For my parent-buddies still living in China, we bought a set of bilingual ‘Spot’ books before we left. They are all lift-the-flap and great value for money. Plus, I get to still practise some character reading! I just got them from the Xinhua bookstore at The Place, but I’m sure the other big stores would have them too. There are lots of other titles too.

For my parent-buddies in Melbourne, my Mum recently bought Adella a book called ‘Peggy’, by Anna Walker. It is simply beautiful. It’s all about a chicken who gets accidently blown into the CBD by a big gust of wind and has to find her way home. Gorgeous. And she takes the train, which is a winner in Adella’s eyes.

Another highlight is ‘I got this hat’ (Jol & Kate Temple), which is fab for a girl who loves hats! And I must mention ‘I’m a dirty dinosaur’ (by Janeen Brian, illustrated by Ann James). It has a great rhythm and it’s easy to do actions to. We also recently met Ann James at her studio and she gave Adella a copy of ‘The Way I Love You’ (David Bedford), which she also illustrated. It’s about a girl and her dog and their beautiful friendship. She gave it to Adella because the girl in the book has the same piggy-tails! ‘Here comes Grandma!‘ (Janet Lord, illustrated by Julie Paschkis) is another book with beautiful illustrations and a dog to find on every page.

So, what are your faves? We are trying to frequent the Hobson Bay libraries – and they are great!! There’s a storytime on 5 days a week, each at a different venue, and one of the librarians even plays the guitar! Each time we go, we come back with a new set of books. I would love suggestions… even if they are for down the track, or for baby number two!!! Let’s share! Please comment below.

I thought I’d try and make a big list that I can keep adding to… so I’ve collated the books that I discussed above, plus other people’s suggestions onto: this pinterest board. I’ll do my best to keep updating it. Please let me know if I’ve missed any, or if you find some great new books!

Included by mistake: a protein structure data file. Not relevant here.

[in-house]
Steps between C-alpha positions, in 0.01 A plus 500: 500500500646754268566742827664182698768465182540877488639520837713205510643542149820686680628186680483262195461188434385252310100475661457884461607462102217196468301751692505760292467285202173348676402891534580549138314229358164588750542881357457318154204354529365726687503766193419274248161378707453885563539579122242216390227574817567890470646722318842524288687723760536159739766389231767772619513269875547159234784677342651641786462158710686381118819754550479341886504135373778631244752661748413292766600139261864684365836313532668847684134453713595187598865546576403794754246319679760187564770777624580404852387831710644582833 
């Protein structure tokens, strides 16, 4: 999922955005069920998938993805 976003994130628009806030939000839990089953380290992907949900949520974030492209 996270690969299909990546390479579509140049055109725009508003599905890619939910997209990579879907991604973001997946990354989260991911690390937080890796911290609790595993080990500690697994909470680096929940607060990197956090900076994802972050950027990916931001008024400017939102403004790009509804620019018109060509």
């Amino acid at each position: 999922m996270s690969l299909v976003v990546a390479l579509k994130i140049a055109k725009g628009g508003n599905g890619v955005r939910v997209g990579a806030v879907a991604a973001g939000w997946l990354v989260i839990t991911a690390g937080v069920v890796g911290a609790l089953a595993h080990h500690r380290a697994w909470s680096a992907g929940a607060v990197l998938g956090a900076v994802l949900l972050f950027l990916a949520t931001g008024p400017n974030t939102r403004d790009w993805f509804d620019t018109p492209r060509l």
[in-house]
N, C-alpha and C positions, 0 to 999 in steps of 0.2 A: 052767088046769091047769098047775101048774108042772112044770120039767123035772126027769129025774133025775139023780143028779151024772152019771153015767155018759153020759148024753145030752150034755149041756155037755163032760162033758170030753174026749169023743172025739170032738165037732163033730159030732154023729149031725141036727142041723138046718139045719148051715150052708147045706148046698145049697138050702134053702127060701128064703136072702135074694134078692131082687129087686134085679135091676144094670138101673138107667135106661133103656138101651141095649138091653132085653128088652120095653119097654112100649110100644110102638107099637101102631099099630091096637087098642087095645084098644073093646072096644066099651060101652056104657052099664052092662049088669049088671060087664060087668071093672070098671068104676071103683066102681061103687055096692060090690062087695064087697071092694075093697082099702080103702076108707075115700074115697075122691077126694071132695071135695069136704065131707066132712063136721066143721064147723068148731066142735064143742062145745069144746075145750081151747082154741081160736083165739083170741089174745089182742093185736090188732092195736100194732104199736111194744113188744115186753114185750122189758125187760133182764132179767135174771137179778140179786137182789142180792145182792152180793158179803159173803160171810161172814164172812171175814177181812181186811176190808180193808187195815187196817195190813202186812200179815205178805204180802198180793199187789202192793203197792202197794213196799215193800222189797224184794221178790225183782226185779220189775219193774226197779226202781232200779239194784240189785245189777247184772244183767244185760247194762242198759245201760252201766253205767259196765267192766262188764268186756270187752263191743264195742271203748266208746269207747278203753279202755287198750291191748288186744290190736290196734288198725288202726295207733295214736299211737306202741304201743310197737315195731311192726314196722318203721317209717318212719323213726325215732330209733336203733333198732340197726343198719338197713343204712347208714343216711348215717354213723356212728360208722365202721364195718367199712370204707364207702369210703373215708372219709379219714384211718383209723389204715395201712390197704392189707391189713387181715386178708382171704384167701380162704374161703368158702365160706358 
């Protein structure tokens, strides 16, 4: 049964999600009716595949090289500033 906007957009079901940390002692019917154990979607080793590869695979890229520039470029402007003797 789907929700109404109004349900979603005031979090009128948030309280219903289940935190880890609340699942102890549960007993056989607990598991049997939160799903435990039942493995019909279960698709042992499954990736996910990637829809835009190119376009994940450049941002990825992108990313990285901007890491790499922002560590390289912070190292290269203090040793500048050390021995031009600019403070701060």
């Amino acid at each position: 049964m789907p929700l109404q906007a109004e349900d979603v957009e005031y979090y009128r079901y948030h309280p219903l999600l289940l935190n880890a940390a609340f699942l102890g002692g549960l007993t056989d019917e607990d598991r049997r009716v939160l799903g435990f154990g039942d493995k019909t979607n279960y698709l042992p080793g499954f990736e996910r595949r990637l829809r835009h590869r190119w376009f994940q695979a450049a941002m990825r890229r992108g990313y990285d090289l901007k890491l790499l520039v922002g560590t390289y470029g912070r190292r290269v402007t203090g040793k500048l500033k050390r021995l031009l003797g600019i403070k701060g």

A world in 20 words.

If you could sum up your world in 20 words what would they be? My almost-18-month-old has 20, and they seem to do her fine.

She started with “shoes” at 15 months. Which scared me, a lot. I’m in no way a shoe-person and I had images of a little princess in high heels. But I think it developed from a Chinese habit. When we lived in China, the first thing we’d all do when we came in from outside was take off our shoes. And we still do. It feels really weird to have shoes on inside the house. So, once she worked out that she could make words with her mouth, as soon as we got in the door, she’d point to her feet and say “SHOES!”, though it kinda sounded like “ʤu:ʒ”.

At 16 months, we soon heard “nana” for banana. A non-surprise there, since it’s her favourite food. This was sooned followed by “toes”. This one is totally my fault, as she sleeps in a sleeping bag and I got into the habit of saying “Where are your toes?” when she woke up. Now, as soon as one of us goes in to get her out of the cot, all she does is shout “TOES!”. Whoops. My husband quipped that he guessed I wouldn’t be doing the same game with our second one, but I think Adella will have this in hand on my behalf.